NTU revokes former A*Star scientist's PhD for doctoring data in research studies

Ms Sabeera Bonala had her PhD revoked after admitting that she had falsified data in her research and doctoral thesis.
Ms Sabeera Bonala had her PhD revoked after admitting that she had falsified data in her research and doctoral thesis.PHOTO: FACEBOOK/BIOSTANDSUP

SINGAPORE - The Nanyang Technological University (NTU) has revoked the PhD of a former Agency for Science, Technology and Research (A*Star) scientist after she admitted that she had falsified data in her research and doctoral thesis.

Ms Sabeera Bonala, who received her PhD from NTU in 2013, has been investigated for academic malpractice and had her PhD revoked in March, The Straits Times understands.

This is the latest fallout in one of the biggest cases of scientific fraud in Singapore, which first came to light in July 2016. The withdrawal of Ms Bonala's qualification was first reported in Retraction Watch, a website that monitors retractions of scientific publications, on Tuesday (Oct 31).

Six research papers were retracted then, including three that had listed Ms Bonala as the first author. Two other researchers have left their posts and another one had his PhD revoked in the earlier episode.

Ms Bonala, who had been working with A*Star's Singapore Institute for Clinical Sciences, had her employment terminated in August last year after NTU's investigation.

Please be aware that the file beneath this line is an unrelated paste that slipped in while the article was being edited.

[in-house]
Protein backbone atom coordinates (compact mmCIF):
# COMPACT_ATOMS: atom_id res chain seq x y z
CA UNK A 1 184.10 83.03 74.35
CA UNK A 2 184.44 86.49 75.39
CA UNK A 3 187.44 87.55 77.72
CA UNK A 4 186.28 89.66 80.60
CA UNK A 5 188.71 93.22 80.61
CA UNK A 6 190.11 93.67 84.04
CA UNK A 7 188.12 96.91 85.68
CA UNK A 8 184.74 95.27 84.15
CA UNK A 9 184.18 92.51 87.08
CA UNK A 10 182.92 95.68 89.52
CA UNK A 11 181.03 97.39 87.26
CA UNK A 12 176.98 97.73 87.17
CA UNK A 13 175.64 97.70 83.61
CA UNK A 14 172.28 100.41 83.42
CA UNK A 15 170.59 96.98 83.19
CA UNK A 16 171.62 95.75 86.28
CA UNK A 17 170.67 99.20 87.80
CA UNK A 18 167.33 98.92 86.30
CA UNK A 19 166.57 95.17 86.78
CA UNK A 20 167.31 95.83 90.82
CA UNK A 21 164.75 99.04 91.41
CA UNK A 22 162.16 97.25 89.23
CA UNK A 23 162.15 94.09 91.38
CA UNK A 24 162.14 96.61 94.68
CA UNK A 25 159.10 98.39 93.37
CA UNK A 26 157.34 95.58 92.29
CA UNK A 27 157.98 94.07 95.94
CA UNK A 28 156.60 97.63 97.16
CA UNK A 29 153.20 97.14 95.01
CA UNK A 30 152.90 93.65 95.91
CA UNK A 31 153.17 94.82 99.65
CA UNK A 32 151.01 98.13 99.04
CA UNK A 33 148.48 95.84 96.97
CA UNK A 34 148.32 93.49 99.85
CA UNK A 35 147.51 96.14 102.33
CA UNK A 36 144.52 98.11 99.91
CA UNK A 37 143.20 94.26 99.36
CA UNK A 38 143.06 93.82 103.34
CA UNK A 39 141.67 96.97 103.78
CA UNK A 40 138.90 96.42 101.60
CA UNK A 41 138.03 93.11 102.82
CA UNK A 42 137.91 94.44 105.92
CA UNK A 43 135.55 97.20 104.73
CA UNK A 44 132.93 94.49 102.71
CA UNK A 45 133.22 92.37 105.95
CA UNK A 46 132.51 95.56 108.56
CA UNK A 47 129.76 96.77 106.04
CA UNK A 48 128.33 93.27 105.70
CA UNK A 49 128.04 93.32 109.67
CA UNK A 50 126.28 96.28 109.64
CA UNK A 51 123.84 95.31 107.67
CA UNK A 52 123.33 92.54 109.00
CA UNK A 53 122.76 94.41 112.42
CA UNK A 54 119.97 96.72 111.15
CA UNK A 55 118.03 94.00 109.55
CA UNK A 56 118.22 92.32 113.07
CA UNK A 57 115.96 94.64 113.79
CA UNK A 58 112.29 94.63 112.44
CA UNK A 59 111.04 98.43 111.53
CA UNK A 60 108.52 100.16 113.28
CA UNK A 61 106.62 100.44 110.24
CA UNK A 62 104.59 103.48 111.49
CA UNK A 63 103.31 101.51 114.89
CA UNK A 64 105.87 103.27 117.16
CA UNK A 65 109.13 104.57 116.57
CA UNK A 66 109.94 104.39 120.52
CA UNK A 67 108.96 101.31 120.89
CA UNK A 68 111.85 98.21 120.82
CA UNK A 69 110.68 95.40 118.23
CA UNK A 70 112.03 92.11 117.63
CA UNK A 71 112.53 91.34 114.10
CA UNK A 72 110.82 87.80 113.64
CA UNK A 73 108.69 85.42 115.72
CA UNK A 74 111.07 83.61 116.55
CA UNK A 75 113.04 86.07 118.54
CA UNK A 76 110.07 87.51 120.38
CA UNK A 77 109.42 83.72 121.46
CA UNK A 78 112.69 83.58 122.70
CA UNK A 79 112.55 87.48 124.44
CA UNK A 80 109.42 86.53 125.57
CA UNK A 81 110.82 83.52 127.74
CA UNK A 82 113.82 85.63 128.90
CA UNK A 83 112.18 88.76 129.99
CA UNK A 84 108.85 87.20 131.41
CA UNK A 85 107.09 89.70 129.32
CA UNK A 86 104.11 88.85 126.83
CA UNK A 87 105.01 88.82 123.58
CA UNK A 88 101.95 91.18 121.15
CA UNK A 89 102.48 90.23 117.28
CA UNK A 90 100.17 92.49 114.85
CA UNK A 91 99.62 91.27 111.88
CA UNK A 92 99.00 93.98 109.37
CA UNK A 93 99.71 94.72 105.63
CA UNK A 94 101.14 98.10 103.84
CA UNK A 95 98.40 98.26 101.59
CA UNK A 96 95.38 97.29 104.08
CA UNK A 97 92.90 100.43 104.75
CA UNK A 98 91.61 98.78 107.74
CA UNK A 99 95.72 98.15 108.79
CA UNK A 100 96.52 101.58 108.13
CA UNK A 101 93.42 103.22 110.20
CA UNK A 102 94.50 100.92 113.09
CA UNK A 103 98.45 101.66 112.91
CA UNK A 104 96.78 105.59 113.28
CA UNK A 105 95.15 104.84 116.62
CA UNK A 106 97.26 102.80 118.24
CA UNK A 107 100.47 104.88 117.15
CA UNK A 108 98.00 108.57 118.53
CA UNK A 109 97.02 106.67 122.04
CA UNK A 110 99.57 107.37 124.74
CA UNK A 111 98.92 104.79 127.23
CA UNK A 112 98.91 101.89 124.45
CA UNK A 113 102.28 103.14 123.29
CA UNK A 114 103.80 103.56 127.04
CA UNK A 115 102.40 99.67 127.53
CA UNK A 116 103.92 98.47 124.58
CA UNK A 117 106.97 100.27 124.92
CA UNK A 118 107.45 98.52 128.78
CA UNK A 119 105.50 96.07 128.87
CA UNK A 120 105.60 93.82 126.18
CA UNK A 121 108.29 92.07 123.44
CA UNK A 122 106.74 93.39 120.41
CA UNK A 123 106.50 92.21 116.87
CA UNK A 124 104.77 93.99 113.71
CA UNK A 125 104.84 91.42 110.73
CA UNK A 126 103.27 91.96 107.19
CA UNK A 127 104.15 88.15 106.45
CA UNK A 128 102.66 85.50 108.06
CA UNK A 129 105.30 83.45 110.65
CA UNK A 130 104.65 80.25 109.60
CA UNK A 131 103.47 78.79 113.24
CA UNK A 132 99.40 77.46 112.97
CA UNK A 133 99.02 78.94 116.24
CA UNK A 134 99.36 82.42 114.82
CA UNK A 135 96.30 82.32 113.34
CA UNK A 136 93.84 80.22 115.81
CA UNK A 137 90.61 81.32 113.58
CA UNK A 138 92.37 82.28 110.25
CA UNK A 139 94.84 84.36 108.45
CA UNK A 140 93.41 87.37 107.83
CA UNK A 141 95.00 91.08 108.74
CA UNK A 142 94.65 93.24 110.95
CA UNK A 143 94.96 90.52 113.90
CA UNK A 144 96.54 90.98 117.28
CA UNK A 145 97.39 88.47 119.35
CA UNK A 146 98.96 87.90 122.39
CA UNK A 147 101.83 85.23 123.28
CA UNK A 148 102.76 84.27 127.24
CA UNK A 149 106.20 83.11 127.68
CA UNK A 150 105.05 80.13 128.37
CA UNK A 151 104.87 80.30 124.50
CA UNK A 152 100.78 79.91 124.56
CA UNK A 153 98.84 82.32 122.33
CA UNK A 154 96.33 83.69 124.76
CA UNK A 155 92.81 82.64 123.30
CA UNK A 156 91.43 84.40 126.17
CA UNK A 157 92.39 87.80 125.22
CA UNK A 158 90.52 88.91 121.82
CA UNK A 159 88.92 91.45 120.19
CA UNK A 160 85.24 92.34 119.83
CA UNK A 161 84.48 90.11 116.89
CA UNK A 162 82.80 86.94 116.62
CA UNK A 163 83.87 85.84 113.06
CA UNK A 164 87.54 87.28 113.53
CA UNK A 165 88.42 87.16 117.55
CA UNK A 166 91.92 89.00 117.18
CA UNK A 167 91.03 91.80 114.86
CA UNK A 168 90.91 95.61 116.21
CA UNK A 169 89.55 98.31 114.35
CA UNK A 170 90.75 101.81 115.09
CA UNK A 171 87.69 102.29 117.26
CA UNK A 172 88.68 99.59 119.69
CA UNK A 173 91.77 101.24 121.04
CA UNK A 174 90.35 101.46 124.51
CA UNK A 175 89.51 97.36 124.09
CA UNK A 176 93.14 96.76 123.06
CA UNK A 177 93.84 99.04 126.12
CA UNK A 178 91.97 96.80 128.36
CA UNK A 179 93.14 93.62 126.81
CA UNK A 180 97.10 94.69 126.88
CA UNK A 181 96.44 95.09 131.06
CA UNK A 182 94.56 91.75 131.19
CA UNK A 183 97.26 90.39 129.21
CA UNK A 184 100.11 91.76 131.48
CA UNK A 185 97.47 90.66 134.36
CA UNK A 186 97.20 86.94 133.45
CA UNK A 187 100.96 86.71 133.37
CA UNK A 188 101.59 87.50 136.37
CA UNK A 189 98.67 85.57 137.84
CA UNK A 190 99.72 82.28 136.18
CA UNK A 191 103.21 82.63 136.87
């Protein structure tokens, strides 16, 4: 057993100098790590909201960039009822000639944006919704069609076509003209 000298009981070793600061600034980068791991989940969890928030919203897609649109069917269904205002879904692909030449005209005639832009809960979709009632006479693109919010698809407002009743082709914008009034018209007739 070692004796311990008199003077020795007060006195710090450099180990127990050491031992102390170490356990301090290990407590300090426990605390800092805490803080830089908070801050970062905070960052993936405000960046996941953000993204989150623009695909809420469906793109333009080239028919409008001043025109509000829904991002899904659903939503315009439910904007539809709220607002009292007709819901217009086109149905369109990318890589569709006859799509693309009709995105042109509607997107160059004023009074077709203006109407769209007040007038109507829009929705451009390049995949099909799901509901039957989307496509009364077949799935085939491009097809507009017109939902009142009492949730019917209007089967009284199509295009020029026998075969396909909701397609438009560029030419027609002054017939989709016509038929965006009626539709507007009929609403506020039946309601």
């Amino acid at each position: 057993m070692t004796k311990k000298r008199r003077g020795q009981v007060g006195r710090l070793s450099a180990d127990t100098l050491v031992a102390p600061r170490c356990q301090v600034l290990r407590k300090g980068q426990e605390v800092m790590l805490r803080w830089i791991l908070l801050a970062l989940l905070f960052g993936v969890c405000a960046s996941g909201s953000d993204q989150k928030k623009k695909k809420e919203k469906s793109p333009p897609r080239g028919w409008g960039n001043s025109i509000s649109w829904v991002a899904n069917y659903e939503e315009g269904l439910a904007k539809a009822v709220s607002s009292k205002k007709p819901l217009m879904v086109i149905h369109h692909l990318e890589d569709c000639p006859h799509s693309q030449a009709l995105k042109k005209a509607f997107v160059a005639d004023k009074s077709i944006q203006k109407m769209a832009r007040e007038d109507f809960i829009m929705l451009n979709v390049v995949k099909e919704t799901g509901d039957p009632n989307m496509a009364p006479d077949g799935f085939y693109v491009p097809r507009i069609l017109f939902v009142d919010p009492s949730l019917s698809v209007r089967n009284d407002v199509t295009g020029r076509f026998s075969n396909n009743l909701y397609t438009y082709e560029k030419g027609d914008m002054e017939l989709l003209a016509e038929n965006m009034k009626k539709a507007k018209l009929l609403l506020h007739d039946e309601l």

The trio involved in the 2016 scandal are Professor Ravi Kambadur, who was with NTU; Dr Mridula Sharma, who was associate professor at the National University of Singapore's (NUS) Yong Loo Lin School of Medicine; and former NTU researcher Sudarsanareddy Lokireddy, who had his PhD from NTU revoked.

Mr Lokireddy, who previously held a research fellowship at Harvard Medical School's department of cell biology, is no longer with the university.

Their work had focused on myostatin - a protein that regulates muscle growth in humans and animals, whose suppression the researchers claimed could keep people in "fat-burning mode" and let them shed kilos. The research had been hailed as a breakthrough in the fight against killers such as obesity and diabetes.

 

Ms Bonala's retracted papers had been earlier published in the Journal of Biological Chemistry, and another journal, Molecular Endocrinology. She had been a former graduate student in Prof Kambadur's lab. She is also listed as the executive director and co-founder of the website Biostandups, which publishes articles on science and biotechnology and provides information on jobs, education and training opportunities in the field.

In total, 23 authors were involved in the six retracted papers. But scientists had pointed out that not all of them may be guilty of wrongdoing, as a large-scale scientific study typically has many components and collaborators.

A wide-ranging investigation into this case of academic fraud conducted by a committee of inquiry at NTU wrapped up last year.

Mr Tony Mayer, a research integrity officer at NTU, told Retraction Watch: "PhDs once awarded are revoked only in the most serious cases and this again demonstrates that NTU's policy of zero tolerance was appropriate and necessary in this case."

A*Star said that it is "committed to the highest standards of research integrity and ethics, and has zero tolerance for any breach by its researchers".